Monday, July 31

if there were water

If there were water
And no rock
If there were rock
And also water
And water
A spring
A pool among the rock
If there were the sound of water only
Not the cicada
And dry grass singing
But sound of water over a rock
Where the hermit-thrush sings in the pine trees
Drip drop drip drop drop drop drop
But there is no water

-- T.S. Eliot, in "What the Thunder Said" (from The Waste Land)

The Waste Land

T.S. Eliot reading The Waste Land (audio)

Hermit thrush (including audio file of its song and call)

Sunday, July 30


Adam: There is a voice in the garden that tells me things.

Eve: The garden is full of voices sometimes. They put all sorts of thoughts into my head.

Adam: To me there is only one voice. It is very low; but it is so near that it is like a whisper from within myself. There is no mistaking it for any voice of the birds or beasts, or for your voice.

Eve: It is strange that I should hear voices from all sides and you only one from within. But I have some thoughts that come from within me and not from the voices. The thought that we must not cease to be comes from within.

-- George Bernard Shaw In the Beginning

Thursday, July 27

watery thicket

J’avais beaucoup ramé, d’un grand geste net assoupi, les yeux au-dedans fixés sur l’entier oubli d’aller, comme le rire de l’heure coulait alentour. Tant d’immobilité paressait que frôlé d’un bruit inerte où fila jusqu’à moitié la yole, je ne vérifiai l’arrêt qu’a l’éticellement stable d’initiales sur les avirons mis à nu, qui me rappela à mon identité mondaine.

I had been rowing for a long time with a sweeping, rhythmical, drowsy stroke, my eyes within me fastened upon my utter forgetfulness of motion, while the laughter of the hour flowed round about. Immobility dozed everywhere so quietly that, when I was suddenly brushed by a dull sound which my boat half ran into, I could tell that I had stopped only by the quiet glittering of initials on the lifted oars. Then I was recalled to my place in the world of reality.

Qu’arrivait-il, où étais-je?

What was happening? Where was I?

II fallut, pour voir clair en l’aventure, me rémemore mon départ tôt, ce juillet de flamme, sur l’intervalle entre ses vegetations dormantes d’un toujours étroit et distrait ruisseau, en quête des floraisons d’eau et avec un dessein de reconnaître l’emplacement occupé par propriété de l’amie d’une amie, à qui je devais improvisé un bonjour. Sans que le ruban d’aucune herbe me retînt devant un paysage plus que l’autre chassé avec son reflet en l’onde par le même impartial coup de rame, je venais échouer dans quelque touffe de roseaux, terme mystérieux de ma course, au milieu de la rivière: où tout suite élargie en fluvial bosquet, elle étale un nonchaloir d’étang plissé des hésitations à partir qu’à une source.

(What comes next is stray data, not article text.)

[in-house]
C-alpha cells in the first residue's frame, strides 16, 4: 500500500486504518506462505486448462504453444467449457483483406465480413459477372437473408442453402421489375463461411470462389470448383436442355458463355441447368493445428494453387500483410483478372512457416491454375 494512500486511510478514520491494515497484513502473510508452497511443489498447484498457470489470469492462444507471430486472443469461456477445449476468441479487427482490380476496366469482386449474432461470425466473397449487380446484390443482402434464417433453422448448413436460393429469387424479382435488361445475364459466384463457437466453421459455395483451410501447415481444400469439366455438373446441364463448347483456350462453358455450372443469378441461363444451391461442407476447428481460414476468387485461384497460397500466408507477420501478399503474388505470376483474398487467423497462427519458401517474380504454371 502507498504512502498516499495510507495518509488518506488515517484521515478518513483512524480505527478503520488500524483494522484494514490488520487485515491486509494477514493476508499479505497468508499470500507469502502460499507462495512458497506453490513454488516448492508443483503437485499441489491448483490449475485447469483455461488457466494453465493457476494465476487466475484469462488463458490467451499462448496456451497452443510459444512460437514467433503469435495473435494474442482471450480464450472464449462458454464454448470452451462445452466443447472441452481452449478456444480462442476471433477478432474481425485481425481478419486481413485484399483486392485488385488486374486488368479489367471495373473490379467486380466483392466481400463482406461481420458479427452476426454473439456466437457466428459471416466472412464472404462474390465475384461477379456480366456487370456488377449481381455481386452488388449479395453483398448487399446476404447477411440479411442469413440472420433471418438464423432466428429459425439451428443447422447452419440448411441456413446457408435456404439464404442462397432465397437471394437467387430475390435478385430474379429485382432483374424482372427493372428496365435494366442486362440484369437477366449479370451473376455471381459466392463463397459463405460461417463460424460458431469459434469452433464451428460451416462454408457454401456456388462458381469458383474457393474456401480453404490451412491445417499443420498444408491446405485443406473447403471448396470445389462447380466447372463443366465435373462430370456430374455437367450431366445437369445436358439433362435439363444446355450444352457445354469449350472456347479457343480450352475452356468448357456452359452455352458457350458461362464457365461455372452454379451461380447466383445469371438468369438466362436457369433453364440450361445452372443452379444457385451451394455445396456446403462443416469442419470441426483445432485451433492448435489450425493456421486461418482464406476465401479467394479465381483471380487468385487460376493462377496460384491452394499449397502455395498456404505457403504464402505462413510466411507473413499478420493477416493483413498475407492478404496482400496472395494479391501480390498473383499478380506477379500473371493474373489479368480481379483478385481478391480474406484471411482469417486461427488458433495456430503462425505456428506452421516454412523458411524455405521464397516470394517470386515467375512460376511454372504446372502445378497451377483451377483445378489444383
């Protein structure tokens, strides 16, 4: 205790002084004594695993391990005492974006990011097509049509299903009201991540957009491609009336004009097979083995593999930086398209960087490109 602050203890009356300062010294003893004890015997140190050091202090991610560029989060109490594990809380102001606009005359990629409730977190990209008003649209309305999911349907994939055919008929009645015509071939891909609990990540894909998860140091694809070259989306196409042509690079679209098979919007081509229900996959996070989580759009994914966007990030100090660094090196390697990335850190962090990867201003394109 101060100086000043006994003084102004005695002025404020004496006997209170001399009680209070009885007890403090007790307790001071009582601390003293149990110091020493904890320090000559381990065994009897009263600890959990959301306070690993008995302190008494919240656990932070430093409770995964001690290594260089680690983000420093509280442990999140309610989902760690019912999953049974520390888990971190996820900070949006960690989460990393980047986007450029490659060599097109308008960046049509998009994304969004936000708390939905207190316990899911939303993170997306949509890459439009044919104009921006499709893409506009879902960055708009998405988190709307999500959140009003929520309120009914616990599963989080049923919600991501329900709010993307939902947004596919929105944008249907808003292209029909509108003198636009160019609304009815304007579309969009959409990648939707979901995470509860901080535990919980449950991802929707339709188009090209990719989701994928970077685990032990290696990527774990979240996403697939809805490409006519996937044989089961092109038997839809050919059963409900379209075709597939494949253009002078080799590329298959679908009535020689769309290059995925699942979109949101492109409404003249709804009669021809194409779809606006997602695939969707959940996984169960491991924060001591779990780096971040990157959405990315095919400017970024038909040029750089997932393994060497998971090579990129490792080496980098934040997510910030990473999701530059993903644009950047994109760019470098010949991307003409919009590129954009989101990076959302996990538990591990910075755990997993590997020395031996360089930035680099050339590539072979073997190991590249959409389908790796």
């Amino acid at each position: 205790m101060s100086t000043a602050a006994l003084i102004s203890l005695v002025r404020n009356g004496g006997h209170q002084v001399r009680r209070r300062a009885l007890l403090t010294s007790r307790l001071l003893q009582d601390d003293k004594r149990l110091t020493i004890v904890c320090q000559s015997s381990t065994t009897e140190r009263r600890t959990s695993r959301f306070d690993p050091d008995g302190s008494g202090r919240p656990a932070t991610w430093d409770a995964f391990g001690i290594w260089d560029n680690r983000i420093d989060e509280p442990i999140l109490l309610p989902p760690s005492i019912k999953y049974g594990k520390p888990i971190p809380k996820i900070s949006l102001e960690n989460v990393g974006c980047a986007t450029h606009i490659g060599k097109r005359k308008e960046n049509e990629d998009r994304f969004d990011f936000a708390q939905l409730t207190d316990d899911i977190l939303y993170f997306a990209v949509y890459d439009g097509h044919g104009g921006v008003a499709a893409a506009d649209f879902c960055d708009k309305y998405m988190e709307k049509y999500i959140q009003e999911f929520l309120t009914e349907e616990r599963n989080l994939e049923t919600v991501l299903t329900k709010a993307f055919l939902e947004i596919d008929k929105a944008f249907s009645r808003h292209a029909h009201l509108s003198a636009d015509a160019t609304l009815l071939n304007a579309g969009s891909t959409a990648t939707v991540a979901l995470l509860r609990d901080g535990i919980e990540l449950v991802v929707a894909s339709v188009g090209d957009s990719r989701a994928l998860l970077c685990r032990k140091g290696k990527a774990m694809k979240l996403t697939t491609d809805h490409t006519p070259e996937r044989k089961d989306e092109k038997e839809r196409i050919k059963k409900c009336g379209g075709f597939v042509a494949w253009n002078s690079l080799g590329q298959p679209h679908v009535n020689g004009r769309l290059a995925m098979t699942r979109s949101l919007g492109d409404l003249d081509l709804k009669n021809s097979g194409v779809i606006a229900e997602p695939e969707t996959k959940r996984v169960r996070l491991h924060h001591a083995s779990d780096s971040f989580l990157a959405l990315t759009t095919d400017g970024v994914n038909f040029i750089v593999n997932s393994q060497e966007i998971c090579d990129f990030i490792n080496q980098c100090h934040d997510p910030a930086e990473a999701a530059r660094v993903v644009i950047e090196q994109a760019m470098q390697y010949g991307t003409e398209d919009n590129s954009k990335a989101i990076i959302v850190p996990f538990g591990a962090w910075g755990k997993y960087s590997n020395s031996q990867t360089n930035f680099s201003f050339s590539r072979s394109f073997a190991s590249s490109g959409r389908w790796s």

To see to the bottom of my adventure I had to go back to my early departure, in that flaming July, through the rapid opening and sleeping vegetation of an ever narrow and absent-minded stream, my search for aquatic flowers, and my intention of reconnoitering an estate belonging to the friend of a friend, to whom I would pay my respects as best I could. No ribbon of grass had held me near any special landscape; all were left behind, along with their reflections in the water, by the same impartial stroke of my oars; and I had just now run aground on a tuft of reeds, the mysterious end of my travels, in the middle of the river. There, the river broadens out into a watery thicket and quietly displays the elegance of a pool, rippling like the hesitation of a spring before it gushes forth.

-- Stéphane Mallarmé, from 'Le Nénuphar Blanc,' ('The White Water-Lily')
Translated by Bradford Cook and Kevin Regalbuto

'The White Water-Lily' in Janus Literary Journal

Tuesday, July 25

the art of paths

tell me, is it the fog or is it me?

show a country, speak of a culture, in whatever way,
and you'll enter into fiction while yearning for invisibility


                            and the formation of identity

the skill of behaviour, the craft of framing time, the art of paths

why travel, I would say, if not to be in touch with the ordinary in non-ordinary ways; to feel and think ordinarily while experiencing what can later become the extra-ordinary in an ordinary frame

                         start in a room sealed with darkness
and a door or a window immediately etches itself onto the viewer's mind

            again, it's that unbearable fellow
            traveller who won't stay behind,
            whom one cannot get rid of

            opening at dawn, closing at dusk

            sorrows forming and falling away
            like drops of water from a lotus leaf

            every day from a blossoming lotus
            something's emerging
            every day from deep in the mud
            someone's being reborn

nothing is natural, for the natural in its most natural is carefully created

    in the matted room
    a solitary painting
    barely line, barely shape
    that frail shadow
    of a bodhisattva
    shading its human frame

-- Trinh T. Minh-ha, excerpts from The Fourth Dimension

Trinh T. Minh-ha

about The Fourth Dimension 

Saturday, July 22

only a trace

Art is, after all, only a trace -- like a footprint which shows that one has walked bravely and in great happiness.

-- Robert Henri The Art Spirit

Tuesday, July 18

through the boiling rush

I like to stand on my beach, watching a long wave start breaking in many places, and see the curling water run north and south from the several beginnings, and collide in furious white pyramids built of the opposing energies. Splendid fountains often delight the eye. A towering and deep-bellied wave, toppling, encloses in its volute a quantity of air, and a few seconds after the spill this prisoned and compressed vapour bursts up through the boiling rush in feathery, foamy jets and geyser plumes.

-- Henry Beston The Outermost House

Monday, July 17